The maximum standardized uptake value (SUVmax) was measured in an automated volume of interest (VOI) with a 40% isocontour around the valve on reconstructions that were provided through a standardized calibration and reconstruction method by the European Association of Nuclear Medicine Research Ltd (EARL) when available.7 The target to background ratio (SUVratio) was then calculated as the ratio of the SUVmax of the valve and the SUVmean of the blood pool in the descending aorta, not including the vessel wall. In all available cases, these measurements were also performed in non-EARL accredited reconstructions.
Additionally, extra cardiac 18F-FDG uptake was defined as either physiological, possible embolization, pathological lymph node, or extra cardiac infections/inflammation.
Cardiac CTA analysis
The CTA scans had been reported by a cardiac radiologist as part of clinical practice. We used the original clinical report to score for signs of infectious endocarditis (vegetations, mycotic aneurysms, abscesses, paravalvular leakage, and valve dehiscence).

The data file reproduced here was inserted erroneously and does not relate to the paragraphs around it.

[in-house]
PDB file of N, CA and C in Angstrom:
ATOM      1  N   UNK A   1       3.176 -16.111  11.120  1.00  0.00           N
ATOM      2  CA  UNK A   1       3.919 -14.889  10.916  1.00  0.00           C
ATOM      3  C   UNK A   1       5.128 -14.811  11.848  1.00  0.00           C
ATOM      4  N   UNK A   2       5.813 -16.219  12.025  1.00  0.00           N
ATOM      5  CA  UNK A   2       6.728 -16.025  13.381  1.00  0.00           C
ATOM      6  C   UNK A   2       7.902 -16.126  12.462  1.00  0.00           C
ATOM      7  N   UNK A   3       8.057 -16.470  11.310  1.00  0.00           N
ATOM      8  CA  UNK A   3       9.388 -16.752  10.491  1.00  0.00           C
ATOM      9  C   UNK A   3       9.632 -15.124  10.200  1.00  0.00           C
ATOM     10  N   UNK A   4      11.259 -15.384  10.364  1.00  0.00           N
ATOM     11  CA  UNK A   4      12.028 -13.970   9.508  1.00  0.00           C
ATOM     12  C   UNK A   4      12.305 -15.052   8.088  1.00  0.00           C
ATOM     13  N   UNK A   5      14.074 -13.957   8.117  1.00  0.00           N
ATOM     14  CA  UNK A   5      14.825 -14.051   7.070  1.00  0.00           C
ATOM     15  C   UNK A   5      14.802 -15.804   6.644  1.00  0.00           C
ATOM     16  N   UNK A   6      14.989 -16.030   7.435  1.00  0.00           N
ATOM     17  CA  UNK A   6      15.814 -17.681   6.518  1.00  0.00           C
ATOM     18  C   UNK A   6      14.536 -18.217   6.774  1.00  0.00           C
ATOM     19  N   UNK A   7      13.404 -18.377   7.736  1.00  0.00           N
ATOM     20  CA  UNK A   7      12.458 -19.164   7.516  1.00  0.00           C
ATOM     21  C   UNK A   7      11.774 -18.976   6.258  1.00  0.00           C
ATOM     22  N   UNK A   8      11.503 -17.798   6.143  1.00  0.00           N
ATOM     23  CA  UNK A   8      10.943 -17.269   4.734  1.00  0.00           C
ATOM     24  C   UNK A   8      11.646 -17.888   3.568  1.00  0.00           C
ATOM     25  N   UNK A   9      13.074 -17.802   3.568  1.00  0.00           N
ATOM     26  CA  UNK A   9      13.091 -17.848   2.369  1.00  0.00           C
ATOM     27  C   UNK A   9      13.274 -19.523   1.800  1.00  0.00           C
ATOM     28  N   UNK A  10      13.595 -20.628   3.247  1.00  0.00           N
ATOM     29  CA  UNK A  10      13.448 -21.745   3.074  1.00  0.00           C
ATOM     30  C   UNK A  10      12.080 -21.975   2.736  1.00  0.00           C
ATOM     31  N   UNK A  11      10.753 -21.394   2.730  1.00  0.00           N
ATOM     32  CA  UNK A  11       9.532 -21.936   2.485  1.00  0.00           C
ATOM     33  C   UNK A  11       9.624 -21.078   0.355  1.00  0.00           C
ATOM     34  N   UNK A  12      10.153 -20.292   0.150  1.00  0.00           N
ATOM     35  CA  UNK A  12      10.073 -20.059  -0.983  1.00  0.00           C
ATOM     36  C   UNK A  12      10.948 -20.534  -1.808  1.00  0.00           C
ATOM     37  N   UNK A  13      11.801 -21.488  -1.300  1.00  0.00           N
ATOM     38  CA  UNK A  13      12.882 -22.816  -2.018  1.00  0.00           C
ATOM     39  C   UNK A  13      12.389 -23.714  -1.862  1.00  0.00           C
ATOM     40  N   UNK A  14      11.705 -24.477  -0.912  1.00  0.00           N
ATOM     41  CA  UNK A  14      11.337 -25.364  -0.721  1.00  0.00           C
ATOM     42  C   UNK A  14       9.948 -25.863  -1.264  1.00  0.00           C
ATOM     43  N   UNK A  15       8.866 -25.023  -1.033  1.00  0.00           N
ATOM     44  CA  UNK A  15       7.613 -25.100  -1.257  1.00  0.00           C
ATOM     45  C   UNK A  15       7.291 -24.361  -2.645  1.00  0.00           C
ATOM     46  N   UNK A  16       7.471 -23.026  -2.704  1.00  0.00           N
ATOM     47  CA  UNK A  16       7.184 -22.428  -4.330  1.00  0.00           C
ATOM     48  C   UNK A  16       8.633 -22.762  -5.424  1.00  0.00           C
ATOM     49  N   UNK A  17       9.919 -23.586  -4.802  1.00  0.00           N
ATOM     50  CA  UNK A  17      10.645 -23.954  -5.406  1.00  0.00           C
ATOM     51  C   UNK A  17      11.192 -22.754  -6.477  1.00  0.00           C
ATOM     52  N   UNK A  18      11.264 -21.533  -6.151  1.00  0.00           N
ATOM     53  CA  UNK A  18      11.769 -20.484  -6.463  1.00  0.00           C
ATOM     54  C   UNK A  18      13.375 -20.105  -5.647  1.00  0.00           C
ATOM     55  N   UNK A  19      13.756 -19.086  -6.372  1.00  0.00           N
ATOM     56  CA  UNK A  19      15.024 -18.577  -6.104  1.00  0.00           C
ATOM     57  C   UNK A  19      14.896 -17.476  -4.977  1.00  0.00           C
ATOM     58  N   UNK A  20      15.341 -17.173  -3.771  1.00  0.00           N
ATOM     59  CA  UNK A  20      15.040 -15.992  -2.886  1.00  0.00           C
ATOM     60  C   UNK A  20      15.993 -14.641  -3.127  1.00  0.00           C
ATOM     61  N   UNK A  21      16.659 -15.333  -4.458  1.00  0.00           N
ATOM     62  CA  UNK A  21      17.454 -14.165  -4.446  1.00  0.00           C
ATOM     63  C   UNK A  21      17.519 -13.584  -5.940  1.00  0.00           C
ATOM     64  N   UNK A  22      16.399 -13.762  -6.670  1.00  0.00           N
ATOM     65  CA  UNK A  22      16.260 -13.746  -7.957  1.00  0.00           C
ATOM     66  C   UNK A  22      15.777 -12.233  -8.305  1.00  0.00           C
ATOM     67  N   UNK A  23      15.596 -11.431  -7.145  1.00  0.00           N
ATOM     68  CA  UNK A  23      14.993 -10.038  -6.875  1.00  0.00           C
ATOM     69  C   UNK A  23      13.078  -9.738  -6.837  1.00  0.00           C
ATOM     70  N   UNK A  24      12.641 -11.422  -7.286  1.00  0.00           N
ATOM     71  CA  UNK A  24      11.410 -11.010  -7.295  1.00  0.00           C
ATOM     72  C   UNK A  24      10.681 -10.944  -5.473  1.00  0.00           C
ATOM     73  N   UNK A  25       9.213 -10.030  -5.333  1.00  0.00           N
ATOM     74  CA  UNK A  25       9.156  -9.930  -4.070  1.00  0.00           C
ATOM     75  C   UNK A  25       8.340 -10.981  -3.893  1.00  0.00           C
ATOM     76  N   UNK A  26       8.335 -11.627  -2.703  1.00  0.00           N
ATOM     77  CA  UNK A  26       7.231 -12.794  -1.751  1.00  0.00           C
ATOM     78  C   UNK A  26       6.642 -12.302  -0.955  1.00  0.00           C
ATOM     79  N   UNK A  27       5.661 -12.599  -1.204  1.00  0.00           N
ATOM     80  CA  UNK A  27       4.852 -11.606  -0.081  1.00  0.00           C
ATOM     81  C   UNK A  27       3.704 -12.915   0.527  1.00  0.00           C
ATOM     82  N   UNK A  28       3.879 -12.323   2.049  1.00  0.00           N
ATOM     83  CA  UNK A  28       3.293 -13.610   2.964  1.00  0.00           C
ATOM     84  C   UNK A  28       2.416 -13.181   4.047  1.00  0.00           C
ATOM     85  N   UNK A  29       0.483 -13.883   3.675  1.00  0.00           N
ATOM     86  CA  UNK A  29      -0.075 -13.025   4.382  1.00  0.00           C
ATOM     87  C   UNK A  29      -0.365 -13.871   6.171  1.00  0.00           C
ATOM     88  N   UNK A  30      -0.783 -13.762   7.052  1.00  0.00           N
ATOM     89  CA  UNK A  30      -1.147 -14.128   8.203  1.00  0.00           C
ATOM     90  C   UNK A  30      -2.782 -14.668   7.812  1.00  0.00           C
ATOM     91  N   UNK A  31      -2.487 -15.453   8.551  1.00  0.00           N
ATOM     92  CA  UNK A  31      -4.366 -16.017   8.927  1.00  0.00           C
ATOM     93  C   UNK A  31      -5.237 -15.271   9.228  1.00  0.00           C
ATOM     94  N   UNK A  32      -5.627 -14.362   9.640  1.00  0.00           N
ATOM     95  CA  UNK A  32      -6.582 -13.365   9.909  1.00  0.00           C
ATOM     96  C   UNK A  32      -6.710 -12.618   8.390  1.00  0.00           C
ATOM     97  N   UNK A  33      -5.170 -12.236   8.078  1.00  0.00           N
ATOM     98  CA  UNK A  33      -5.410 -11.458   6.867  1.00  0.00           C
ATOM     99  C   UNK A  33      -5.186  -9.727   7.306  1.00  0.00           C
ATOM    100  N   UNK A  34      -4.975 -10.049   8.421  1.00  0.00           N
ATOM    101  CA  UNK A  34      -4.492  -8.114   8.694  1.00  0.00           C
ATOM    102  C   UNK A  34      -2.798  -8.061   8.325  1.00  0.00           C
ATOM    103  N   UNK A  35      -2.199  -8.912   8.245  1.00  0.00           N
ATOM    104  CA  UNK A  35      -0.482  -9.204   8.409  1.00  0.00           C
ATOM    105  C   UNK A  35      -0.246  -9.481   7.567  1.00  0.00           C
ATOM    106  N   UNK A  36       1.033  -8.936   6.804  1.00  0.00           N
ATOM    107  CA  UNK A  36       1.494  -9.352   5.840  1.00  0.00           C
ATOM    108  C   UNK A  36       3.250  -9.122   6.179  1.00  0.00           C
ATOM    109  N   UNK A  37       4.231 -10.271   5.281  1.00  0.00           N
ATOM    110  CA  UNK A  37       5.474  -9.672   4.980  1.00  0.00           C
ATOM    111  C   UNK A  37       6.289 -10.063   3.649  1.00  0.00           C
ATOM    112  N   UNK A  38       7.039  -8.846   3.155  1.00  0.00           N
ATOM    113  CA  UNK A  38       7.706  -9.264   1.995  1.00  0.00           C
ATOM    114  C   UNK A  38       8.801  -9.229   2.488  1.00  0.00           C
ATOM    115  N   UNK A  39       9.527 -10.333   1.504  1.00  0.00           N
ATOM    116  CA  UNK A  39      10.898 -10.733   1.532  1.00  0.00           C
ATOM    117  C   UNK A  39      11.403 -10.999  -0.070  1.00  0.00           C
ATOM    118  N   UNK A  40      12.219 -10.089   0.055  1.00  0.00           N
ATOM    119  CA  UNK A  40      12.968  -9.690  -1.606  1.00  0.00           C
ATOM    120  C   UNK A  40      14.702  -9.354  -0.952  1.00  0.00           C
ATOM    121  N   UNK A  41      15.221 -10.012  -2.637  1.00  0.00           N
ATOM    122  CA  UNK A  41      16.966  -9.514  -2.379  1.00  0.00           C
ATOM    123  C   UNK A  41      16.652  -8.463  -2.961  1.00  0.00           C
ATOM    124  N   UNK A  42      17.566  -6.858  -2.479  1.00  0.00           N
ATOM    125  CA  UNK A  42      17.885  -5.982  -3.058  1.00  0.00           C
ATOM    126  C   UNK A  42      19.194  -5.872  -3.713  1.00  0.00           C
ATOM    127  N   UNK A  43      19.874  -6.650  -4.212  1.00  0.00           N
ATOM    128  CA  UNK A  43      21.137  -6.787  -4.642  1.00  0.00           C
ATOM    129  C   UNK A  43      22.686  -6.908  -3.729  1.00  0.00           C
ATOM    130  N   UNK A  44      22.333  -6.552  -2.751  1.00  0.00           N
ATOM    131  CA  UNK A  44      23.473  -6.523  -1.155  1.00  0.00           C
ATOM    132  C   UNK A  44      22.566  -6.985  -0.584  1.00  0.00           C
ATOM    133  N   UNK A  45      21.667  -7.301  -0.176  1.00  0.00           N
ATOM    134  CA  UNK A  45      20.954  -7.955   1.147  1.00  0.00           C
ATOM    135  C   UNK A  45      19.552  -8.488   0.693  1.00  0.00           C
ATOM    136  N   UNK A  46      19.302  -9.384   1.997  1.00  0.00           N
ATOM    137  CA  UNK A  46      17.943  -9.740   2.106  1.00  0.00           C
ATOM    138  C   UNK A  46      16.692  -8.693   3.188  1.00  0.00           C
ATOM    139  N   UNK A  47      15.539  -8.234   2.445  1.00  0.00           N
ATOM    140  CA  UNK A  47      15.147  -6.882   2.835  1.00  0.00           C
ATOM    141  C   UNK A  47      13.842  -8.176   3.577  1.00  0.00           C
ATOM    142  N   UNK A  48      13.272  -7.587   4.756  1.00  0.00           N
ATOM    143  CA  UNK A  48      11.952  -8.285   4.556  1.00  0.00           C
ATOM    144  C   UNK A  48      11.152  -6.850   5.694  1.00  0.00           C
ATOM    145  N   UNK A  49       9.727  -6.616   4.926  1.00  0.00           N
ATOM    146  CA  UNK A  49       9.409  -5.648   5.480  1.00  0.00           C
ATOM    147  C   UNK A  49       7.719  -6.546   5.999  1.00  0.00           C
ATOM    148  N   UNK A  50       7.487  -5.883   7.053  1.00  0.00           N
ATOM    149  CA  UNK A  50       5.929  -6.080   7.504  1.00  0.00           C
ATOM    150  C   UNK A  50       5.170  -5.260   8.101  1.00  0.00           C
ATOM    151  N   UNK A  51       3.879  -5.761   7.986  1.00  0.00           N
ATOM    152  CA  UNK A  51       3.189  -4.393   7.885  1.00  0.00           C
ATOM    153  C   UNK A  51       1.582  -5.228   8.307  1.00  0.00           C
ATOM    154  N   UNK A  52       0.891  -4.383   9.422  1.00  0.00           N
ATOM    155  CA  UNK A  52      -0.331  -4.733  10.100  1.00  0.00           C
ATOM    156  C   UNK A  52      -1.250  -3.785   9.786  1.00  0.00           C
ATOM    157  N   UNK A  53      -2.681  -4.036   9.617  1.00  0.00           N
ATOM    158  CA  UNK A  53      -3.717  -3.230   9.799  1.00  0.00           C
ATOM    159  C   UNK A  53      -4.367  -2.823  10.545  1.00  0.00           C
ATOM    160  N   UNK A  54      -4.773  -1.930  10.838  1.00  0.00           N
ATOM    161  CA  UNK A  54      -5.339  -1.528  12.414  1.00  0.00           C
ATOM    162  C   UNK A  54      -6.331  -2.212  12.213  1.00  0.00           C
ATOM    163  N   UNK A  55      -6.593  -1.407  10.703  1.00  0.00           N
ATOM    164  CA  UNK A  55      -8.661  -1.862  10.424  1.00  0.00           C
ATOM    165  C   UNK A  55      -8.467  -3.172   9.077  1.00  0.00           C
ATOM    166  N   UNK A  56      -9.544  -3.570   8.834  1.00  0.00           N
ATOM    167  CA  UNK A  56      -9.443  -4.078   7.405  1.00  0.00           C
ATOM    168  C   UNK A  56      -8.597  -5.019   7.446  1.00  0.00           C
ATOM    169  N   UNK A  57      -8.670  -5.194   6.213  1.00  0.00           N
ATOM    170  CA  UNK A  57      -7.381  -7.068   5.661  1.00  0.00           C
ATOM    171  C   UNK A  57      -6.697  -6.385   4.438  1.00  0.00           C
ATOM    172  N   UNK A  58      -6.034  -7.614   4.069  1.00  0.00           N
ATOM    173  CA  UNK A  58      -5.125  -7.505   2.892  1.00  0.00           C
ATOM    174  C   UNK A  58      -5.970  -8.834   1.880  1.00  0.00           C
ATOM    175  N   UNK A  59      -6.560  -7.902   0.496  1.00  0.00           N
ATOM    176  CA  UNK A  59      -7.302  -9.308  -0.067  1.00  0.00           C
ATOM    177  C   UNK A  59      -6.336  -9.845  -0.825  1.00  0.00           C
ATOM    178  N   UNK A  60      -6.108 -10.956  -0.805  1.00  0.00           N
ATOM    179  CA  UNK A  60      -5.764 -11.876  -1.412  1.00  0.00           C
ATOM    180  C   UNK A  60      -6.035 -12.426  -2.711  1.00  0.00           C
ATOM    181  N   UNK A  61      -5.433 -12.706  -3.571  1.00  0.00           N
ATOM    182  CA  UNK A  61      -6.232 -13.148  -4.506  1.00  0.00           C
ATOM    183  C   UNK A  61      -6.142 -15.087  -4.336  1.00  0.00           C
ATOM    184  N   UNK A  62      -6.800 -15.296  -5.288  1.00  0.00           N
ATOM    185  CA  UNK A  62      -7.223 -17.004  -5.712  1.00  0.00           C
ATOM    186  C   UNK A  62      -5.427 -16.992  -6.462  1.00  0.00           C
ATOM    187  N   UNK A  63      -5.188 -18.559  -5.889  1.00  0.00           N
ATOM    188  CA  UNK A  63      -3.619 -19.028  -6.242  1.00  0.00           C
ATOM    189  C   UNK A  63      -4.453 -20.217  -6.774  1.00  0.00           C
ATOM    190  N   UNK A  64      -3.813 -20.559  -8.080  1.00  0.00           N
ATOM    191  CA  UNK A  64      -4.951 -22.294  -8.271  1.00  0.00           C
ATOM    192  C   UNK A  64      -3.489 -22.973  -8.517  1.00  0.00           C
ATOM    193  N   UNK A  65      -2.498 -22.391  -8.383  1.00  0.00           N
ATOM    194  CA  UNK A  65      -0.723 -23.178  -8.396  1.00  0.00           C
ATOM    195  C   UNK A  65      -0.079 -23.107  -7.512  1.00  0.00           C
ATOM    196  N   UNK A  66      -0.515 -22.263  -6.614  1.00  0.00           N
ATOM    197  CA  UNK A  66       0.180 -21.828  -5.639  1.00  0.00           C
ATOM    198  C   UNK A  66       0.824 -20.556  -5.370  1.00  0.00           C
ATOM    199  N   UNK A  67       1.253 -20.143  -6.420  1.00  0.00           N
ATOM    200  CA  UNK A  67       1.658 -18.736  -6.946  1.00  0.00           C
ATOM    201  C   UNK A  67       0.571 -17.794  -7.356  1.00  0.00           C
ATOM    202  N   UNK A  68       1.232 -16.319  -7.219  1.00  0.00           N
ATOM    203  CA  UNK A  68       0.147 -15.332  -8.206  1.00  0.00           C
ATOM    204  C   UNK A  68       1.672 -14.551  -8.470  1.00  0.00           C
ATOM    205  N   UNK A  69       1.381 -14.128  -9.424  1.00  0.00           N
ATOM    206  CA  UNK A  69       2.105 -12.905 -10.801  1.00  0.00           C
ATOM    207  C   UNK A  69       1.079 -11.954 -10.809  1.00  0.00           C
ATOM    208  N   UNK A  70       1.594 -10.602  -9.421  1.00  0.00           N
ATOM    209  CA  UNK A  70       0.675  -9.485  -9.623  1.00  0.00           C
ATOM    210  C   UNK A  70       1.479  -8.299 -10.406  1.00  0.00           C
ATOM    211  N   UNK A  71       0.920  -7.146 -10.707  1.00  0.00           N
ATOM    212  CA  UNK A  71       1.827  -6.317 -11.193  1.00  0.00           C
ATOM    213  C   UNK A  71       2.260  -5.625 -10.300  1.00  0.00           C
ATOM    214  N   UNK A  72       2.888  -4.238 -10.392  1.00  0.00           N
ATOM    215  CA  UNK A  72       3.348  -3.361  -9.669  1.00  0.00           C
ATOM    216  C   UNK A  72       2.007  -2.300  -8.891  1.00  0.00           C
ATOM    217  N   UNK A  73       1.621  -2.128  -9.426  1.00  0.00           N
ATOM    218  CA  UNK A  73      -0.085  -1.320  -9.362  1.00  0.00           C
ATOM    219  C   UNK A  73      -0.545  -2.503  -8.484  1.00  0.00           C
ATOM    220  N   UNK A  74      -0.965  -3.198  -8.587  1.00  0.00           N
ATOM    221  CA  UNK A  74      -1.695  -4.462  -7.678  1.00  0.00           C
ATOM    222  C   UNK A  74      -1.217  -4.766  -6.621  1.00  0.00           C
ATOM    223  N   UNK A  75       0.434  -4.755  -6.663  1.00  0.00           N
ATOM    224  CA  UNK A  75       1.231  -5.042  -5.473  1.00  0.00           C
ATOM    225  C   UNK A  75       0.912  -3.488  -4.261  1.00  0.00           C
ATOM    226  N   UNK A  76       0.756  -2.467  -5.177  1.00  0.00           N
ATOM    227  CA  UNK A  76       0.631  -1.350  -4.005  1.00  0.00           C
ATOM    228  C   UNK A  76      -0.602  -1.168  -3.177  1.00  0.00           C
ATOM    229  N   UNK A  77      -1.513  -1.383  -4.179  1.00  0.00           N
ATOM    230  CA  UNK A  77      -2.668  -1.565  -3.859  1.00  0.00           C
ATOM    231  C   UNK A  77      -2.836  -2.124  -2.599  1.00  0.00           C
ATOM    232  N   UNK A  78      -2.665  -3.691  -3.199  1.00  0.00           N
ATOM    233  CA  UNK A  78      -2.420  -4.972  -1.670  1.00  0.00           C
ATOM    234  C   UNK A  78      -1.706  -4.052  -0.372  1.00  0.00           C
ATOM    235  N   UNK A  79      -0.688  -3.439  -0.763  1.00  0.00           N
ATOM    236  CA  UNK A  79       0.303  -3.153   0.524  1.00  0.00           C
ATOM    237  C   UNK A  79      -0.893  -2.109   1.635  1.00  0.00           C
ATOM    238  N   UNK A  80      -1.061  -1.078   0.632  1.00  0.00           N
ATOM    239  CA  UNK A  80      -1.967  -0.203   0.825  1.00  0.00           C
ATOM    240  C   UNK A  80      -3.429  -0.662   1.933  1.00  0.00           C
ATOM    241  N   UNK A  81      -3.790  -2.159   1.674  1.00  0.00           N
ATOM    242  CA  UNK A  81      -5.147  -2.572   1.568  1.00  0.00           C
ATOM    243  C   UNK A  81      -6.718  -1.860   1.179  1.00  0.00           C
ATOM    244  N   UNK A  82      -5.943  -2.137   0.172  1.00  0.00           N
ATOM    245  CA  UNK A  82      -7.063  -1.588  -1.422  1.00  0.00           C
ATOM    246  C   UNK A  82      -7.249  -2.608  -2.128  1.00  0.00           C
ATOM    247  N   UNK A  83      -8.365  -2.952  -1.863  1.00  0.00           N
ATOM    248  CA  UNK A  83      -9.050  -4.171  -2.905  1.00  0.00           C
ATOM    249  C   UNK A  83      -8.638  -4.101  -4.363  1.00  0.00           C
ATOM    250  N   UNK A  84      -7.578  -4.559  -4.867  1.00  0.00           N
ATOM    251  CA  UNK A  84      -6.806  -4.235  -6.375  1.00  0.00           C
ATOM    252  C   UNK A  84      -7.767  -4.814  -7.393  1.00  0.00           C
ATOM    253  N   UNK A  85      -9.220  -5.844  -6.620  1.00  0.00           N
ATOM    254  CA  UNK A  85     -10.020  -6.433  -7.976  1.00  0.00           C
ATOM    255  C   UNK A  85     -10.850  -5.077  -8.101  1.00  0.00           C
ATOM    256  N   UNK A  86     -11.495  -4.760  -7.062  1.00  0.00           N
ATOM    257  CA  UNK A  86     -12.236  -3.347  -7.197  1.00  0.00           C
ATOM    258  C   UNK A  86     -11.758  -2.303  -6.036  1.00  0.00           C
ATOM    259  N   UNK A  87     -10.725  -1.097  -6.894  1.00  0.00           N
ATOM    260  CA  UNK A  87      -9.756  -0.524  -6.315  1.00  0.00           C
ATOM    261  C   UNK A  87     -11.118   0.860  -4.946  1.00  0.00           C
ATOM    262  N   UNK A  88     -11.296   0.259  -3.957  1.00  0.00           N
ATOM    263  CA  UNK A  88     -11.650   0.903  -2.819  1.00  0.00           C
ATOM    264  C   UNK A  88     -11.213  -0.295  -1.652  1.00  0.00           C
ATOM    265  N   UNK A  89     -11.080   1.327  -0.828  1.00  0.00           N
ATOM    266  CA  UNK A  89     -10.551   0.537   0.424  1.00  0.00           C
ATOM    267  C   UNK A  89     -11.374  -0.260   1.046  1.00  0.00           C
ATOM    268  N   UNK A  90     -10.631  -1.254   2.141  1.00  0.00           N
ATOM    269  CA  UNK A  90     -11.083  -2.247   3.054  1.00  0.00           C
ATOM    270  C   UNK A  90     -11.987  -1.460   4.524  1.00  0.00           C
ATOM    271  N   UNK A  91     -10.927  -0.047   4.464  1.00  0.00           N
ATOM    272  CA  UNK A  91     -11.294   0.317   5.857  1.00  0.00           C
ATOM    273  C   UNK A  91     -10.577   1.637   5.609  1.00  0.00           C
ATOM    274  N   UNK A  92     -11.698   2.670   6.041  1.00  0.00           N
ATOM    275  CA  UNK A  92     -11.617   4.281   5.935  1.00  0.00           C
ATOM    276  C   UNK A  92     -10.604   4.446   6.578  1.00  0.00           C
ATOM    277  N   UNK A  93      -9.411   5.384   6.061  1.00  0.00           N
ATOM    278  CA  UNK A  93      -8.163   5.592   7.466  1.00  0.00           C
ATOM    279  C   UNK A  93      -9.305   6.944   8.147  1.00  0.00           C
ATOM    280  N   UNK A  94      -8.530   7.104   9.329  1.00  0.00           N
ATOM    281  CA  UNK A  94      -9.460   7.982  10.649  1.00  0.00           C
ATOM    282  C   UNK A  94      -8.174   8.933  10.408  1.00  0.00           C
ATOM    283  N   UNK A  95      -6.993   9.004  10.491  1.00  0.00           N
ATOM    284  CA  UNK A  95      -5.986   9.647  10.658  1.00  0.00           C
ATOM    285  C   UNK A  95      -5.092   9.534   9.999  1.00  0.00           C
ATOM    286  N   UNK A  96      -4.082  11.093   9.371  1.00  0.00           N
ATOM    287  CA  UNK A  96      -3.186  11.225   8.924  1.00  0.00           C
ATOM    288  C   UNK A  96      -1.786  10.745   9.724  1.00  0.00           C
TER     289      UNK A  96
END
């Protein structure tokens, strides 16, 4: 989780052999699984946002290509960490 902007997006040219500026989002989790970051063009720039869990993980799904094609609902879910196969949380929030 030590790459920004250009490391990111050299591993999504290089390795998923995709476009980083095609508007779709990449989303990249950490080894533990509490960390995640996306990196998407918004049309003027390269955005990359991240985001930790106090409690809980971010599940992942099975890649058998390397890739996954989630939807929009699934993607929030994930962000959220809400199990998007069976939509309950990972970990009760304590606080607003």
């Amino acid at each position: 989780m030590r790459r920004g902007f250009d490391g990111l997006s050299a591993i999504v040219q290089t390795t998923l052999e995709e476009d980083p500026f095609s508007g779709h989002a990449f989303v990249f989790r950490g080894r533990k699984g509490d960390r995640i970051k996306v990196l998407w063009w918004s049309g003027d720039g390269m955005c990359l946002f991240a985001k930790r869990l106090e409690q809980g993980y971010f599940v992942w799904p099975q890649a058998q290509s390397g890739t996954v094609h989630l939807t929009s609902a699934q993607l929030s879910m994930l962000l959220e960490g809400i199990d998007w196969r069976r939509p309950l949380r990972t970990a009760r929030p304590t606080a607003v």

For analysis of our main outcomes, descriptive statistics was used. Non-parametric statistical analyses (Mann-Whitney U test) were performed for the comparison of continuous variables in rejected and definite TAVI-IE. The interquartile ranges (IQR) and confidence intervals (CI) were denoted in square brackets. A significance level of P = 0.05 and 95% CIs were used. In case of missing data, patients were excluded from analyses of certain parameters. SPSS statistics v24.0 (IBM Corp) was used for all analyses.